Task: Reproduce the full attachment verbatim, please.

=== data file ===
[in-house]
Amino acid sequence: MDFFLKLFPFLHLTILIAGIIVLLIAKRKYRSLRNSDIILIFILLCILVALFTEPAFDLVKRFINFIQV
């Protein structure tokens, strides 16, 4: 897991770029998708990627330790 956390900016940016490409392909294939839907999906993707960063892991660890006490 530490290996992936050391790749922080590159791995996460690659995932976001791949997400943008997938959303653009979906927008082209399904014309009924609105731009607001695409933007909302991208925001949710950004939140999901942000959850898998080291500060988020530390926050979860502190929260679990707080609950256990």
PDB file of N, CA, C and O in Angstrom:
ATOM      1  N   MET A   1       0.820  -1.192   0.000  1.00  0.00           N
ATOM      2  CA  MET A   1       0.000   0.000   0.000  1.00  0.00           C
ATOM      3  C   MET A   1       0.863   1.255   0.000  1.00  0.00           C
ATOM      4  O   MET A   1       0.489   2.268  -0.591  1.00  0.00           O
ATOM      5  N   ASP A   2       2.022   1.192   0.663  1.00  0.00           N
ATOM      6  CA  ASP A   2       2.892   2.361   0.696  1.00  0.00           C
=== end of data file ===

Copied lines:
[in-house]
Amino acid sequence: MDFFLKLFPFLHLTILIAGIIVLLIAKRKYRSLRNSDIILIFILLCILVALFTEPAFDLVKRFINFIQV
């Protein structure tokens, strides 16, 4: 897991770029998708990627330790 956390900016940016490409392909294939839907999906993707960063892991660890006490 530490290996992936050391790749922080590159791995996460690659995932976001791949997400943008997938959303653009979906927008082209399904014309009924609105731009607001695409933007909302991208925001949710950004939140999901942000959850898998080291500060988020530390926050979860502190929260679990707080609950256990």
PDB file of N, CA, C and O in Angstrom:
ATOM      1  N   MET A   1       0.820  -1.192   0.000  1.00  0.00           N
ATOM      2  CA  MET A   1       0.000   0.000   0.000  1.00  0.00           C
ATOM      3  C   MET A   1       0.863   1.255   0.000  1.00  0.00           C
ATOM      4  O   MET A   1       0.489   2.268  -0.591  1.00  0.00           O
ATOM      5  N   ASP A   2       2.022   1.192   0.663  1.00  0.00           N
ATOM      6  CA  ASP A   2       2.892   2.361   0.696  1.00  0.00           C